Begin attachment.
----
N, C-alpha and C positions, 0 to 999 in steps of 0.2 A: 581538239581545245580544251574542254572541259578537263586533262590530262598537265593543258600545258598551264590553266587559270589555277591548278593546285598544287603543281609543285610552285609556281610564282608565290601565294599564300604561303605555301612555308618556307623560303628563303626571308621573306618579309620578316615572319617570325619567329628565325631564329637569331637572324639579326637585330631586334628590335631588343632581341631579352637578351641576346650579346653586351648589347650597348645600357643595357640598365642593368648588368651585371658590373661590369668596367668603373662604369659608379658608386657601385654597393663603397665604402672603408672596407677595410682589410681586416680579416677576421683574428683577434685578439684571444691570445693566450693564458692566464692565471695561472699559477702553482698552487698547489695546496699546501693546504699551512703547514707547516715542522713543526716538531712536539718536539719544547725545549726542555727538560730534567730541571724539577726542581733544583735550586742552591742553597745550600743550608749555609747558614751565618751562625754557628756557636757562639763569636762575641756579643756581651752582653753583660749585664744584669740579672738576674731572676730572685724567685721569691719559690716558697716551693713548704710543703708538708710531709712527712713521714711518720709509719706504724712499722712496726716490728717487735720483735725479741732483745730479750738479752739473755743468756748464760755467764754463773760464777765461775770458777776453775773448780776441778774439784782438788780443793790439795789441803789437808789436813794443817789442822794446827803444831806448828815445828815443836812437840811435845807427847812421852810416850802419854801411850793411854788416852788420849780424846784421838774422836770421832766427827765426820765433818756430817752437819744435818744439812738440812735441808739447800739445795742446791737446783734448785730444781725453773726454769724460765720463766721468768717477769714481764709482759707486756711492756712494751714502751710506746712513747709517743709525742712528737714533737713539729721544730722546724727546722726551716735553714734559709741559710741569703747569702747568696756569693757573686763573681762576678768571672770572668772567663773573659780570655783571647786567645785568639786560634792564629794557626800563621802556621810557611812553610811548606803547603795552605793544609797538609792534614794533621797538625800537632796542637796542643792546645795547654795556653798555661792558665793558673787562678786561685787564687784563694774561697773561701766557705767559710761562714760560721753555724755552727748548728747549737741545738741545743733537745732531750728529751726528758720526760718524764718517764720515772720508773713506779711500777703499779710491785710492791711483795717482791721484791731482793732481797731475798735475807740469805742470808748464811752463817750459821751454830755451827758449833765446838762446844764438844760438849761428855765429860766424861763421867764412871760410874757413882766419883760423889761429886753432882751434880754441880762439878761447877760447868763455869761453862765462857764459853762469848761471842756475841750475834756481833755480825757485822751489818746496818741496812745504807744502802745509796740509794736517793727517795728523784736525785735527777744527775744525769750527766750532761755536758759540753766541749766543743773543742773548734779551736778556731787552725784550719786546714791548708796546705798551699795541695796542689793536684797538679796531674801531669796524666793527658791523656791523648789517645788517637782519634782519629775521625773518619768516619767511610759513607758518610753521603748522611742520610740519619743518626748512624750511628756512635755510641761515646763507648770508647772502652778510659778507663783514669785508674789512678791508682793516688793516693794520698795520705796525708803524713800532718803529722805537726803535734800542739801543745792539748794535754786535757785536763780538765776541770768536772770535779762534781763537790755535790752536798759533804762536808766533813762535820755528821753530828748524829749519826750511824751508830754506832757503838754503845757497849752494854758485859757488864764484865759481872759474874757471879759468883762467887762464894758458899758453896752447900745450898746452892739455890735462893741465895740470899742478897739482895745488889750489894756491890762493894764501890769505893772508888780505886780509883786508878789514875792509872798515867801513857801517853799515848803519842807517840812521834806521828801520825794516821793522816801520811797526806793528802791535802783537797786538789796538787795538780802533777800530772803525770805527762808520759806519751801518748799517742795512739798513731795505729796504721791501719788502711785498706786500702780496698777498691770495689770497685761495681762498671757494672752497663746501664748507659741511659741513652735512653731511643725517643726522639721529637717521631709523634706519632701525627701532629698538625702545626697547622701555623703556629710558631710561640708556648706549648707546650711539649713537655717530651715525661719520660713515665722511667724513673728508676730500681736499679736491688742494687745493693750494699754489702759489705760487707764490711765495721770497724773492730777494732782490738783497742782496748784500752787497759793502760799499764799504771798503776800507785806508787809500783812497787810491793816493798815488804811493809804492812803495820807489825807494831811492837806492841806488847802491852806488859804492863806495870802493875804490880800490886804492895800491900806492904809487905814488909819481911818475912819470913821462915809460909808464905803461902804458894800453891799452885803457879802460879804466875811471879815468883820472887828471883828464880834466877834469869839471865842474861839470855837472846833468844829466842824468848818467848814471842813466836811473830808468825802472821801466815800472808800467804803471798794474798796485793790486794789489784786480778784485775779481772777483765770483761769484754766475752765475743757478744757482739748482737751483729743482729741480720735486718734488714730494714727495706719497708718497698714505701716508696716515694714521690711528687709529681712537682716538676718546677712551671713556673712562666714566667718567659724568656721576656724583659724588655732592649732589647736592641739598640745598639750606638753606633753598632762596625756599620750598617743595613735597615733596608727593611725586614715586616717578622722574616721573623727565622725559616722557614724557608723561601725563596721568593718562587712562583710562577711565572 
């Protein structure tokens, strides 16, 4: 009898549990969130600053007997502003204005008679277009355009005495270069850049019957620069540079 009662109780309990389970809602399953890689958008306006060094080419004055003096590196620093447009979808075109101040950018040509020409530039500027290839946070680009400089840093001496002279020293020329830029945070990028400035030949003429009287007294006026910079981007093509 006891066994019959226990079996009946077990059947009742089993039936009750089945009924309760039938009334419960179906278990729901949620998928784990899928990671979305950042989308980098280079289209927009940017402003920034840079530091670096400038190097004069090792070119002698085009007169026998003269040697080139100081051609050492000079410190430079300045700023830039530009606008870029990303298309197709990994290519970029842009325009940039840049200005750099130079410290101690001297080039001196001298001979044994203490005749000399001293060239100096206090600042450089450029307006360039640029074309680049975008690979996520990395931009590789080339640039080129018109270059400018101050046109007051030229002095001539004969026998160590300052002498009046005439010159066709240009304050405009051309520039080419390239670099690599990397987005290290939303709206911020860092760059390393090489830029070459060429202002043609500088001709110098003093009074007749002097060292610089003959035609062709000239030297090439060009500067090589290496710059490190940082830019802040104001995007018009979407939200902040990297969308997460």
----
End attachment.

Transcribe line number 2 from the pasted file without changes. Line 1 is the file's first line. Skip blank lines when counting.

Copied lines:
């Protein structure tokens, strides 16, 4: 009898549990969130600053007997502003204005008679277009355009005495270069850049019957620069540079 009662109780309990389970809602399953890689958008306006060094080419004055003096590196620093447009979808075109101040950018040509020409530039500027290839946070680009400089840093001496002279020293020329830029945070990028400035030949003429009287007294006026910079981007093509 006891066994019959226990079996009946077990059947009742089993039936009750089945009924309760039938009334419960179906278990729901949620998928784990899928990671979305950042989308980098280079289209927009940017402003920034840079530091670096400038190097004069090792070119002698085009007169026998003269040697080139100081051609050492000079410190430079300045700023830039530009606008870029990303298309197709990994290519970029842009325009940039840049200005750099130079410290101690001297080039001196001298001979044994203490005749000399001293060239100096206090600042450089450029307006360039640029074309680049975008690979996520990395931009590789080339640039080129018109270059400018101050046109007051030229002095001539004969026998160590300052002498009046005439010159066709240009304050405009051309520039080419390239670099690599990397987005290290939303709206911020860092760059390393090489830029070459060429202002043609500088001709110098003093009074007749002097060292610089003959035609062709000239030297090439060009500067090589290496710059490190940082830019802040104001995007018009979407939200902040990297969308997460």